Just half of Traveller children in secondary school
By Ann Cahill, Europe Correspondent
28/02/2012 – Just over half of Traveller children make it to post-primary schooling, according to a detailed report on Travellers and Roma in the EU.
Legislation criminalising the entering on to public or private land together with limited housing options has disrupted Traveller children’s schooling, the report found.
The first comprehensive overview of the human rights situation of these peoples in all 47 member states of the Council of Europe shows discrimination against gypsies is widespread, with politicians, media, and extremist groups preaching hate and violence against them.
Thomas Hammarberg, Council of Europe commissioner for human rights, said: “In many European countries, Roma and Travellers are still denied basic human rights and suffer blatant racism. They remain far behind others in education, employment, access to decent housing and health.
“Their average life span is shorter and infant mortality rates are higher compared to other groups.”
In Britain, up to 12,000 children are not in secondary school and those who do attend report they are often bullied and try to hide their identity. E-learning to allow Traveller pupils remain in contact with their schools during absences are showing promise, according to the report.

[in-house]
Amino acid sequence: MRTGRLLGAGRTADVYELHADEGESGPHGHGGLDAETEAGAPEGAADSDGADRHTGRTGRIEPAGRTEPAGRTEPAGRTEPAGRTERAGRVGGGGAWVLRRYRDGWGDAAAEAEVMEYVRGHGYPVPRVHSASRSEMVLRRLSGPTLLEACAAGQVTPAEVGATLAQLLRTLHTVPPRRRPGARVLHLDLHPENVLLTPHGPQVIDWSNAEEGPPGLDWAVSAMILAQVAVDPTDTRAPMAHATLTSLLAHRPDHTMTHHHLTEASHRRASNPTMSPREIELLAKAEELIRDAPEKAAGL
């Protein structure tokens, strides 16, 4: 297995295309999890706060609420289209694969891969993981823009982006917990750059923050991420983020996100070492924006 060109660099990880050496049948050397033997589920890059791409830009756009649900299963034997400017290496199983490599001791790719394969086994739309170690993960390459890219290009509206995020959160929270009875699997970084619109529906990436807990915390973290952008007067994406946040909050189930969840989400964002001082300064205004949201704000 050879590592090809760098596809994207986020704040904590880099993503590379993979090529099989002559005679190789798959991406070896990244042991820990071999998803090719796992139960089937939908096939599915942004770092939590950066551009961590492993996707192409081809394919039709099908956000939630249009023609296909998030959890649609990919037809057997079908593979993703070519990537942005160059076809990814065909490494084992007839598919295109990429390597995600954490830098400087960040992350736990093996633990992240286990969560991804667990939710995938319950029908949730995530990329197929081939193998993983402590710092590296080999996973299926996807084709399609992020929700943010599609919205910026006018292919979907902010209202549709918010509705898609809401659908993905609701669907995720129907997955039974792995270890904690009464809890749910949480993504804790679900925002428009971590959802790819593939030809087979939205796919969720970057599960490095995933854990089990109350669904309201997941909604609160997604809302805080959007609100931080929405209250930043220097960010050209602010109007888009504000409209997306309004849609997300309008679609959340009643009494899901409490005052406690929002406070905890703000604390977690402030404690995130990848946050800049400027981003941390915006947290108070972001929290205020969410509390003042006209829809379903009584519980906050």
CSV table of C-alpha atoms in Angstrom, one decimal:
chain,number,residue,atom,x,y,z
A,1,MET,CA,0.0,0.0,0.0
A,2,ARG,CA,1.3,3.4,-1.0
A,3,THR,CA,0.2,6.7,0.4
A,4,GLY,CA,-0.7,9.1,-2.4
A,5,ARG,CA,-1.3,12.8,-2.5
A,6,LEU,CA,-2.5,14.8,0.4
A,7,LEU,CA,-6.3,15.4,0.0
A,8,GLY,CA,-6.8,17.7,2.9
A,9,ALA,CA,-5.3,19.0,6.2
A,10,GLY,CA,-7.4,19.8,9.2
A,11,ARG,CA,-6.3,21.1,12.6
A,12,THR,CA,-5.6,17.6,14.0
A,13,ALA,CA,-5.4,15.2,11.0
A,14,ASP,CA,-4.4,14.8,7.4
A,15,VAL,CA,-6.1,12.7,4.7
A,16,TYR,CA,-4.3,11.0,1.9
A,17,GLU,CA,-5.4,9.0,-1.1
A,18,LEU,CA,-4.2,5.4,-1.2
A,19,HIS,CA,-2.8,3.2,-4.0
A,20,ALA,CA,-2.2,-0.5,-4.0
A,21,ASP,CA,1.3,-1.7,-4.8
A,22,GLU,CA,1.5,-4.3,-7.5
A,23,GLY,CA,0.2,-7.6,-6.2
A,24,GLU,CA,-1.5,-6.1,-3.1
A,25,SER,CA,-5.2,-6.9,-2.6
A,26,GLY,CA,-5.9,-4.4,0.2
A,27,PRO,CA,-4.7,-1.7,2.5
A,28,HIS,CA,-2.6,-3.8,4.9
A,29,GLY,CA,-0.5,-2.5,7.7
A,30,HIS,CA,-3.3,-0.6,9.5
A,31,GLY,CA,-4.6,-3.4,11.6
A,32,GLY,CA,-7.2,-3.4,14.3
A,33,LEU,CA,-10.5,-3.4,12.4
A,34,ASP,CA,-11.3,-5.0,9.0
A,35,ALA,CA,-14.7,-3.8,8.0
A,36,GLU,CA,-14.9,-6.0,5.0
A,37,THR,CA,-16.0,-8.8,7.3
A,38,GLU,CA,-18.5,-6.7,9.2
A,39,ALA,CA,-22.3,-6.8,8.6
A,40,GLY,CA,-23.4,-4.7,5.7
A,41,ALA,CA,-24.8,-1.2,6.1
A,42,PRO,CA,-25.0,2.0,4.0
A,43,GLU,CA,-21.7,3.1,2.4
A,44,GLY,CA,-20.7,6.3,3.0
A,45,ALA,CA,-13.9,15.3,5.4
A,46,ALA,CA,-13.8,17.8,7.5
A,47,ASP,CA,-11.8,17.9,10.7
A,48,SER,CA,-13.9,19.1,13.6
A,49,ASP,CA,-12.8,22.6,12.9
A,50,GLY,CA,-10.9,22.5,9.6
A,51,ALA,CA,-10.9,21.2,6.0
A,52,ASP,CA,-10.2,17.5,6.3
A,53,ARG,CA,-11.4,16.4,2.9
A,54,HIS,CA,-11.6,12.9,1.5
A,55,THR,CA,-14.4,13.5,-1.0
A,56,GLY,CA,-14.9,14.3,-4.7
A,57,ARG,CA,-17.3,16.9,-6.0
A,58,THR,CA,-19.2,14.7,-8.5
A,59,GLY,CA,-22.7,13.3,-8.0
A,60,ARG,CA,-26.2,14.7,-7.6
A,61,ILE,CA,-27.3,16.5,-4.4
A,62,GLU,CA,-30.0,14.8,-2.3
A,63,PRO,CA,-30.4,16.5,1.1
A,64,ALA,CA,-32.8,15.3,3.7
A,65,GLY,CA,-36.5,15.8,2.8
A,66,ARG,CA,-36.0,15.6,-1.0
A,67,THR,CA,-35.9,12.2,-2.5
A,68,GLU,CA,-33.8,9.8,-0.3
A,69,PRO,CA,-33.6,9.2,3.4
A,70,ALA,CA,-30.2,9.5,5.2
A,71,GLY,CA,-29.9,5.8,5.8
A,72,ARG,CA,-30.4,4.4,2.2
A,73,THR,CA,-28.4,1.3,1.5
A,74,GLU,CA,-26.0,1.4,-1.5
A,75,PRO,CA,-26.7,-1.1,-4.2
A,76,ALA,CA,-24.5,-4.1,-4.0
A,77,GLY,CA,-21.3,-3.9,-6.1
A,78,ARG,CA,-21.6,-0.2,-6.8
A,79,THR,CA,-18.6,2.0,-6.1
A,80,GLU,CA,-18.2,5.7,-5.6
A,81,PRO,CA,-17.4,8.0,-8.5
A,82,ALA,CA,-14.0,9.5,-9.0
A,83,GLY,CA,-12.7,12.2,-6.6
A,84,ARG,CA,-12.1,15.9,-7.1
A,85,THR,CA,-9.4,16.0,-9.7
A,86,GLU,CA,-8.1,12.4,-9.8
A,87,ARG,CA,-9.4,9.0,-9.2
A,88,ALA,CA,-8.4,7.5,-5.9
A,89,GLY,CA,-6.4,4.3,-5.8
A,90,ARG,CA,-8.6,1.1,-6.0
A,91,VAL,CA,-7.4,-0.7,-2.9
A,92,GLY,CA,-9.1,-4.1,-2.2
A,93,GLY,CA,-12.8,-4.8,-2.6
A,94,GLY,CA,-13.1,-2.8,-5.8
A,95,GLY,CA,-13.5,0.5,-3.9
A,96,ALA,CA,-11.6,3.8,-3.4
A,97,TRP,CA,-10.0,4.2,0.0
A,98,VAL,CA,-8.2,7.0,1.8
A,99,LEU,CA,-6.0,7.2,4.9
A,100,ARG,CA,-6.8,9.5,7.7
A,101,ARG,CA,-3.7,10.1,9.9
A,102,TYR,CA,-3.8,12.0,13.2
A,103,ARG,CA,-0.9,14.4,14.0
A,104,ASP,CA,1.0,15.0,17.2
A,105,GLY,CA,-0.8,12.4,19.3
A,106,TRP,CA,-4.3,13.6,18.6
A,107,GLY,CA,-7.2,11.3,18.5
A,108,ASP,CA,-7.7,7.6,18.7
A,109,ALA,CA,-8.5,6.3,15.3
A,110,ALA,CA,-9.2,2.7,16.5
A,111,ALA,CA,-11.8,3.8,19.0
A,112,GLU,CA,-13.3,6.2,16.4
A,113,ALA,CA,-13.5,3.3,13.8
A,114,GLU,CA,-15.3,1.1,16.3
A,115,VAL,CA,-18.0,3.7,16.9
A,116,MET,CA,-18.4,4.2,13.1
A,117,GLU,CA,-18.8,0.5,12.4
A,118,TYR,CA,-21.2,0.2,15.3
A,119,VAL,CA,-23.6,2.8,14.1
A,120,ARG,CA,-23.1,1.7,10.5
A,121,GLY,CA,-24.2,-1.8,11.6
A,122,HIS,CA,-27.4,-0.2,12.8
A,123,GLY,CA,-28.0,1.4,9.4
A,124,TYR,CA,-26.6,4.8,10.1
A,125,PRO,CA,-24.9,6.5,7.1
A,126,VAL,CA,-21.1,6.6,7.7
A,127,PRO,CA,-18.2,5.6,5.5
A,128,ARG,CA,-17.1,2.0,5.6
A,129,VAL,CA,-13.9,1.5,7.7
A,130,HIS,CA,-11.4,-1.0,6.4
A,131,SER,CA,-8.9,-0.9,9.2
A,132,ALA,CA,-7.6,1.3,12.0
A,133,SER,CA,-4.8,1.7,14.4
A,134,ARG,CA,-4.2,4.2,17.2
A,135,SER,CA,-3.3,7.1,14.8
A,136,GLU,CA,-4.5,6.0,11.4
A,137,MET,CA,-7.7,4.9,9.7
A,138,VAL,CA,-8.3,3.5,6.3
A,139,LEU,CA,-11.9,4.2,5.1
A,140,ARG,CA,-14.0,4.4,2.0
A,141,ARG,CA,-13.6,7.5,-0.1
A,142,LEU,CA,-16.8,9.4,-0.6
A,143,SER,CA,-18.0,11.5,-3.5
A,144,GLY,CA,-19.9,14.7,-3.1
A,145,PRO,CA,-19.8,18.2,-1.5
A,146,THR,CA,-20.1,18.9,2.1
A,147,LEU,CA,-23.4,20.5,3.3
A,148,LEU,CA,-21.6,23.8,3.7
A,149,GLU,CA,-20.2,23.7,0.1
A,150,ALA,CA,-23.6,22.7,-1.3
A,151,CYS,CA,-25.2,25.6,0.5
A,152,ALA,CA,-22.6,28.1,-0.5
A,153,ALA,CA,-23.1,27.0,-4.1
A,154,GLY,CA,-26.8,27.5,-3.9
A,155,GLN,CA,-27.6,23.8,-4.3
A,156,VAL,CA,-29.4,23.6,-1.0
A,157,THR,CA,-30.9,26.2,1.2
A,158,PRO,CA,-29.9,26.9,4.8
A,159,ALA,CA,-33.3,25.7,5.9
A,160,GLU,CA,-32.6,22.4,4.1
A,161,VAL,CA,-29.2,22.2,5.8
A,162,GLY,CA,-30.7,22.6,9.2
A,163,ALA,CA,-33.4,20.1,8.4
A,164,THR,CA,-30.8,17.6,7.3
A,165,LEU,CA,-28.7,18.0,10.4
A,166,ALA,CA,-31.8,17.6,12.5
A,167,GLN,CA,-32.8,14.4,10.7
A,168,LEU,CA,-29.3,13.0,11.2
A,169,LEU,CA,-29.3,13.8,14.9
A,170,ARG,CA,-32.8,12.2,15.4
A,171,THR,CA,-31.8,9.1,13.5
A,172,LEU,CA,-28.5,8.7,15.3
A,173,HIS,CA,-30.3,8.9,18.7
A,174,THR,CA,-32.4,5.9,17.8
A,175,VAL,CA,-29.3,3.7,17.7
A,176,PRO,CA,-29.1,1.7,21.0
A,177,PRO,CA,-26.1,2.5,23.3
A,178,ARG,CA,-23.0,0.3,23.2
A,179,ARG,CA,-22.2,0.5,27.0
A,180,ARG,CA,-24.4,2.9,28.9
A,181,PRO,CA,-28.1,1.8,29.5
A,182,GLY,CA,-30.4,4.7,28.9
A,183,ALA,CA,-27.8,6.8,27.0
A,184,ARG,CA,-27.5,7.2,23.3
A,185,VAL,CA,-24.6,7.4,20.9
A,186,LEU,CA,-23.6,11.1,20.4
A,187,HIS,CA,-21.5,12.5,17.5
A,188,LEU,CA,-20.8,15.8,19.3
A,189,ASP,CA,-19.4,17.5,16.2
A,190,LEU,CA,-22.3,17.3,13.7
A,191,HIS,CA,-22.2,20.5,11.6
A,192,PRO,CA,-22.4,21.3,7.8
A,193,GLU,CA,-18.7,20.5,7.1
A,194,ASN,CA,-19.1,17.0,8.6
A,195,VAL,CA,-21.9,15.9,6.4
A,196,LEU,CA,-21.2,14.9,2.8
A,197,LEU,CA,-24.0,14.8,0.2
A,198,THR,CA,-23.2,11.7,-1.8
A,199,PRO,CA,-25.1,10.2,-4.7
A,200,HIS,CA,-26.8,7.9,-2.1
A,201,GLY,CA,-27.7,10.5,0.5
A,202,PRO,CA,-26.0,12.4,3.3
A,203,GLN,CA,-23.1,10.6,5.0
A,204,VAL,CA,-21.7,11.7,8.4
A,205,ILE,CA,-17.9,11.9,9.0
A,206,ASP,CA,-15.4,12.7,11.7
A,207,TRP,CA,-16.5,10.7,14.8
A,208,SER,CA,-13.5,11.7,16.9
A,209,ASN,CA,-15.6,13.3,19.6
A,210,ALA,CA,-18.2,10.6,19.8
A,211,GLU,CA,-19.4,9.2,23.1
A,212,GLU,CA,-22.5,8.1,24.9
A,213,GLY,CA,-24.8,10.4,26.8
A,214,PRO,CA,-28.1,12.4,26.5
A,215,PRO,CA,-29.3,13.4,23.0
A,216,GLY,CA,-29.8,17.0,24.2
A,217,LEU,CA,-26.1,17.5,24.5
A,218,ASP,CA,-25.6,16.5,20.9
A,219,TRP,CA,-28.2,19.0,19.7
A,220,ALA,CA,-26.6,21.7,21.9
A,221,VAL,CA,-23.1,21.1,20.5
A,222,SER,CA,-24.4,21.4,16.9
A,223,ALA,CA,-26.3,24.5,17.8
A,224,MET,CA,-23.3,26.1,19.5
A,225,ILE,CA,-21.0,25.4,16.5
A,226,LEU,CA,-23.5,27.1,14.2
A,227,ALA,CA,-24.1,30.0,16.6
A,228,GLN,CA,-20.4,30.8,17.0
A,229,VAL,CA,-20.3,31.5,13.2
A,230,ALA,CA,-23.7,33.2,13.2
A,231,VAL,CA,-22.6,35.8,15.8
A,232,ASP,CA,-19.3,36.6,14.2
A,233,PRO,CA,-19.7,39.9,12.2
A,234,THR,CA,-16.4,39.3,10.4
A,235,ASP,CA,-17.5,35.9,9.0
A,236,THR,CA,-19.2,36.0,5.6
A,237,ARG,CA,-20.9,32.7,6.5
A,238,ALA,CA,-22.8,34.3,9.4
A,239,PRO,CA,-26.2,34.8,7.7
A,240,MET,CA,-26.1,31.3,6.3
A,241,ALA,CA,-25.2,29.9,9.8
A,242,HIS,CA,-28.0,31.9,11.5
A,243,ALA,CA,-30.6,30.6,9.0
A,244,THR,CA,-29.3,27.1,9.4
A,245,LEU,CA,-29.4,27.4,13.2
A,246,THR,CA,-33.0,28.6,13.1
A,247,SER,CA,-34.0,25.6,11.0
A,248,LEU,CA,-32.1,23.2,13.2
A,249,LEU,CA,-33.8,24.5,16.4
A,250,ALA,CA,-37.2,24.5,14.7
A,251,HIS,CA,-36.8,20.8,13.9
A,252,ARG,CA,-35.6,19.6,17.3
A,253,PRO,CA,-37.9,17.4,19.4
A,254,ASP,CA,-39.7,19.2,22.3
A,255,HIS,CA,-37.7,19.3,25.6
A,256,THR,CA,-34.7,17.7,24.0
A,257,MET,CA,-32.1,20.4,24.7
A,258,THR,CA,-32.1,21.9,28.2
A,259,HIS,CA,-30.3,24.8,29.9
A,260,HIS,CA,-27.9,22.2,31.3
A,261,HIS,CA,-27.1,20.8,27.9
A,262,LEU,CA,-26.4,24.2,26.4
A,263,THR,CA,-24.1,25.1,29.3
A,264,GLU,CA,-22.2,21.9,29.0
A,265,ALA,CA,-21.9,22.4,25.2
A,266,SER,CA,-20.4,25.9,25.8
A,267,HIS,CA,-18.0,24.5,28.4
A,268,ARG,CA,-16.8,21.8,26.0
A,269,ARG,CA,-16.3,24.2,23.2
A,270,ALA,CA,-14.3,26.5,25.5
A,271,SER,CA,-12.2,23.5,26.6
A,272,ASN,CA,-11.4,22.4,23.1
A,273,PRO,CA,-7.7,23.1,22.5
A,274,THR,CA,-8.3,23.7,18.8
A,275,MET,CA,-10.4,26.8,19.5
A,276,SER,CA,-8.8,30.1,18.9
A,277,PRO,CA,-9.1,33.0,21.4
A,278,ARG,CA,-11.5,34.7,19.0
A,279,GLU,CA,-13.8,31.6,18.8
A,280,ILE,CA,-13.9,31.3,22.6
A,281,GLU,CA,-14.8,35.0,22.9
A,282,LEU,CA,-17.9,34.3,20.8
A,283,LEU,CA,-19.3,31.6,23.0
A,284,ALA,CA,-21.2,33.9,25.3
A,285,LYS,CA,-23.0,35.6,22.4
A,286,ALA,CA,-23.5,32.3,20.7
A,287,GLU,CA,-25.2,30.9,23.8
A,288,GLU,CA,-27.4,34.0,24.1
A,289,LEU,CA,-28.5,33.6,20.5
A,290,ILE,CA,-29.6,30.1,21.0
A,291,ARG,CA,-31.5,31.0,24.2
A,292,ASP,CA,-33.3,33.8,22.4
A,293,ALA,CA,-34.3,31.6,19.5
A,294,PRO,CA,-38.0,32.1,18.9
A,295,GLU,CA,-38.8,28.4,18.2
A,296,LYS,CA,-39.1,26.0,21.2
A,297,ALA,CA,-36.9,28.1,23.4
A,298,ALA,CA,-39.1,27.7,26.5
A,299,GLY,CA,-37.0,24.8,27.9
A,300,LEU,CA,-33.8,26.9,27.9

Up to 90% of Roma people in Bulgaria and the Czech Republic are out of work. According to census figures, 73% of Traveller men and 60% of Traveller women were unemployed.
In Ireland, Traveller groups said recent improvements concerning access to education had not yet resulted in better integration into employment.
“The almost total unemployment of working-age Roma in several European countries represents an inexcusable waste of human potential,” the report said.
Roma and Travellers who do get work find themselves in a “glass box” that prevents them from progressing. Even Roma with university degrees find themselves discriminated against in employment.
The report found discrimination is widespread across all areas, including healthcare.
Almost 20% of Travellers in Ireland in 2008 reported experiencing discrimination when trying to register with a doctor.
In Hungary, Roma women are segregated from others in maternity wards and in one hospital, the patients were forced to clean the ward themselves while patients have reported that “doctors refuse to touch them of make only cursory examinations, leading to misdiagnosis or prescription of inadequate medicines”.
Travellers and Roma have problems exercising their rights to freedom of movement, according to the report. According to the European Court of Human Rights there is a “positive obligation… to facilitate the gypsy way of life”.
However, many European states try to prevent them from moving around. “Lack of provision of camping sites for Travellers and other itinerant groups has been identified as a further hindrance of freedom of movement” in several countries including Ireland and Britain.
The 8m to 12m gypsy population forms Europe’s largest and most vulnerable minority. In countries such as Romania and Hungary, they will form up to 25% of the working age population in another generation, according to forecasts.